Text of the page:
Paid Search Advertising: Your Brand is at Risk
According to recent research, there are over 6 billion searches worldwide every day on various search engines. There is no denying that eCommerce is on the rise, and businesses need to be strategic and targeted when promoting their brand online.
Paid search advertising is one of many ways to promote your brand on search engines and direct traffic to your website.
Whatever your expertise and responsibility, how knowledgeable are you about who is using your brand name—or same variation of it—to get consumers to click on their company’s ads? Fraudsters and competitors can bid to run their ads using your brand terminology, driving your customers to their sites, and also potentially increasing what you pay for the same kind of advertising—and most importantly, misrepresenting your brand.
There are three risks to paid search advertising that will give you a better understanding of why it should be considered as part of every company’s online brand protection strategy.
1. Unauthorized trademark bidding by affiliates, partners, and third parties
If you work for a popular company whose brand is well known, chances are, your trademark is being used in paid search advertising. Brand owners often choose to allow partners, resellers, or even affiliates use their brand name in advertising, but not everyone using a brand trademark has been given permission.
You should have a full understanding of who is using your brand name on all search engines. Trademark rights in paid search advertising differs regionally. Some countries, such as the United States, United Kingdom, Canada, and others are much more lenient when it comes to using a trademark. Someone selling your products or services, components of your product or services, products or services that correspond to your trademarks, and even competitors, can choose to use your trademark in paid search advertising. Other regions such as the European Union or countries who follow the European Free Trade Association policies are much stricter, and bidding to use competitor terms, for example, is prohibited.
However, unless you proactively send an official complaint to a specific search engine—bearing in mind that there are quite a few out there worldwide (Google®, Bing®, Yahoo!®, Ask.com, Yandex, Baidu®, to name a few)—your brand, in conjunction with any other key trademarked terms, is being used illegally by other companies to sell their products and services.
2. Ad hijacking
Affiliate programs can be great for increasing the reach of your brand and acquiring customers outside of direct marketing channels. However, select affiliates may engage in behavior that is detrimental to both your brand and to revenue. For example, affiliates may place paid search ads that look exactly like your ads. By using similar headlines, descriptions, and the same display URL, affiliates increase their chance of grabbing direct search traffic.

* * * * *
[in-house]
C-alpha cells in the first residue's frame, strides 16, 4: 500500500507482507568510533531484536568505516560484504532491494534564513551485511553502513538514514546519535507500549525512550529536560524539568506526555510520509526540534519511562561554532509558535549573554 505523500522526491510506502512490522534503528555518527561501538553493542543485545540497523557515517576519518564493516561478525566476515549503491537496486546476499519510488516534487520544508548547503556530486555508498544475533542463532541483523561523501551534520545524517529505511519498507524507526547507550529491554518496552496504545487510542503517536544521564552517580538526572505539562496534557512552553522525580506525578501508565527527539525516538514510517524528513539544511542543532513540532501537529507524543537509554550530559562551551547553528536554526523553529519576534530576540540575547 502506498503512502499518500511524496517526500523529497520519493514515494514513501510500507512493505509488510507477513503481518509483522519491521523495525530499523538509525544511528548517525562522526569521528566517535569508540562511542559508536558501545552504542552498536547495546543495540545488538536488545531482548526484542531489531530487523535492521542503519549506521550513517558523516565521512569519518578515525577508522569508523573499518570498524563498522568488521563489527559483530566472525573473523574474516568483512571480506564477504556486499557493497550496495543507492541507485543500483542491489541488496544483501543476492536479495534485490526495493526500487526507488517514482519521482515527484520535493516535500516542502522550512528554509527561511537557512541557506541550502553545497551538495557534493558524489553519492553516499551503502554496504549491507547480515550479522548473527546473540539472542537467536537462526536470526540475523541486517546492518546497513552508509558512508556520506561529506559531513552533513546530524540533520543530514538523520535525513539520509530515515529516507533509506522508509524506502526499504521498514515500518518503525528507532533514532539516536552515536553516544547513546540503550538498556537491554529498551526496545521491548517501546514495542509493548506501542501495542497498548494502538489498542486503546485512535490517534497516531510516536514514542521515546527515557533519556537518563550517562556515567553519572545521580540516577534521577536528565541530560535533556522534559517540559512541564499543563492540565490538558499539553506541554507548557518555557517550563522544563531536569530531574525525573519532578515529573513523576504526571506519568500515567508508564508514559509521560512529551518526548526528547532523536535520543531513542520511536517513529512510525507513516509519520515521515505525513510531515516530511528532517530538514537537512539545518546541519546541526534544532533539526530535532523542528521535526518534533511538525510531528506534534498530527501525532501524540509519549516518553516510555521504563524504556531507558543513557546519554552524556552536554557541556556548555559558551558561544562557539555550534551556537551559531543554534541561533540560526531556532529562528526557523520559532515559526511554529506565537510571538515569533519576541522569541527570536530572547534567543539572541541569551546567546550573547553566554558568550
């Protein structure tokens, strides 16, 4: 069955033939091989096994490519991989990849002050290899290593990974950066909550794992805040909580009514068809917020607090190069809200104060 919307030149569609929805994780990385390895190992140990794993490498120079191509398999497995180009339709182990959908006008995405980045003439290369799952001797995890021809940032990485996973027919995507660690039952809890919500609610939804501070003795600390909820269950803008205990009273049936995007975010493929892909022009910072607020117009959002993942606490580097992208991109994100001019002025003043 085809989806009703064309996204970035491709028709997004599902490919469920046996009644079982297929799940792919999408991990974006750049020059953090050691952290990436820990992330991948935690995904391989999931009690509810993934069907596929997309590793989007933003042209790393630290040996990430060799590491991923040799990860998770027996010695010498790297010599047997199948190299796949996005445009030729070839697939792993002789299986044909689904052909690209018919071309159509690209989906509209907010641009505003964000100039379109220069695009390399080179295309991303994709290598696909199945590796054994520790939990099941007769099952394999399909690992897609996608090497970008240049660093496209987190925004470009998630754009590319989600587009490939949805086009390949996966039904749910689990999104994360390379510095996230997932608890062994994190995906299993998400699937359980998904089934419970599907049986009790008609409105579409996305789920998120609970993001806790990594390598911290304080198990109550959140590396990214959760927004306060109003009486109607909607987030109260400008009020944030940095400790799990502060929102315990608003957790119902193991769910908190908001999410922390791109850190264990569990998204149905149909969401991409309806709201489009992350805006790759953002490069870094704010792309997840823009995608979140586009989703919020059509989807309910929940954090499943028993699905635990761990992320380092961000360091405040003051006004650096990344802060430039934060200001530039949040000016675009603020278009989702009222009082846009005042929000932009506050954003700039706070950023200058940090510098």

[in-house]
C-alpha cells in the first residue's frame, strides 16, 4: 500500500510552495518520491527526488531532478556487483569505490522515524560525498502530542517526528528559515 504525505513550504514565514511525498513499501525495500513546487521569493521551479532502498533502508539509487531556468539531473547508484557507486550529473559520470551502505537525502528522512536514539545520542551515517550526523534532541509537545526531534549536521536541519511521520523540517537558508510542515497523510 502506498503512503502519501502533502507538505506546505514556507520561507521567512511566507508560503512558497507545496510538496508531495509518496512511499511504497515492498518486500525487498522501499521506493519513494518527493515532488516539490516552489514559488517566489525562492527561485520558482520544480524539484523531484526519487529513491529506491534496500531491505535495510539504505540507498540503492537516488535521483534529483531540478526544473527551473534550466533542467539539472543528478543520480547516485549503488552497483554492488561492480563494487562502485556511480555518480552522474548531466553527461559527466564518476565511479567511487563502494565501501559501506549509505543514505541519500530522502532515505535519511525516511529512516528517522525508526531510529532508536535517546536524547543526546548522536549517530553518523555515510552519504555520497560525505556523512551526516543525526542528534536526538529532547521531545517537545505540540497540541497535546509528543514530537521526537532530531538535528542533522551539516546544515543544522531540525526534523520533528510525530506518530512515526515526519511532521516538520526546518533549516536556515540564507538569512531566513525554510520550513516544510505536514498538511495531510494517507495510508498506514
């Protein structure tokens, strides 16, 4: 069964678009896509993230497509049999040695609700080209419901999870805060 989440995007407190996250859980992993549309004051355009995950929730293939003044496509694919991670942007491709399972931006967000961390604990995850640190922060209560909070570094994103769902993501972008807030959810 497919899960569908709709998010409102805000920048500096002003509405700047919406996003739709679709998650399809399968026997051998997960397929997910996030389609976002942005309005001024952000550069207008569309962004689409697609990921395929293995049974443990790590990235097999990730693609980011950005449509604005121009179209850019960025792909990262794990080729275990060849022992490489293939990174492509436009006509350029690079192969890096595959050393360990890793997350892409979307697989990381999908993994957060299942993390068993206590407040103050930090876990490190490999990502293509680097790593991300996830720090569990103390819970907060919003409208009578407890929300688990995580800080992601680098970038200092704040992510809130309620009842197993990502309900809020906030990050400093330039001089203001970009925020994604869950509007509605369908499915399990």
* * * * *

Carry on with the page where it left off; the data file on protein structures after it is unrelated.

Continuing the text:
Hijacking comes into play when a third-party advertiser creates an ad that displays another companies’ branded URL. As search engines only allow one display URL per ad on the search engine results page (SERP), your company will be competing for the same traffic as the hijacker, and this will certainly result in higher bidding costs for you, and depending on the quality score, could even remove your ad from the SERP, costing you business.
In addition, an affiliate hijacker can choose to redirect the traffic to the brand owner’s URL, and even though that traffic will still make it to the real company, the hijacker will receive a commission for the sale. The hijacker can also choose to divert the traffic to its own URL, resulting in lost traffic for your brand, and higher bidding costs, as well as consumer confusion.
3. Malicious advertising
Cyber crime is an upwards trend and is also prevalent in paid search advertising. If you aren’t worried about affiliate hijacking or unauthorized usage of your brand in paid search advertising, you might be concerned about cyber criminals using your brand name to scam your customers—or even worse, install malware (malvertising) on their network once the unauthorized link is clicked.
In February 2017, Google let paid search fraudsters slip through the cracks and post a fake Amazon ad that appeared above legitimate Amazon.com® ads. Clicking the link led consumers to a fraudulent site—“the blue screen of death”—insinuating their computer had been infected with malware (which it had not, actually). Even though Google removed 1.7M ads that violated its policies in the previous year, experts are still unsure how this rogue ad, for one of the highest-ranking online retailers, got through.
The solution: paid search monitoring
To ensure that customers reach your site, and that the ads they see are consistent with your brand image and policy, you should use paid search monitoring as part as you overall brand protection strategy. That way you will have a full overview of who is bidding on your terms, on what search engines, when, and how. It will help you identify ads that are costing you traffic, hiking up the bid, and most importantly, damaging your brand.
Make sure to choose a provider that has a takedown process to expedite removal of trademark-infringing advertisements, and also address ad word abuse.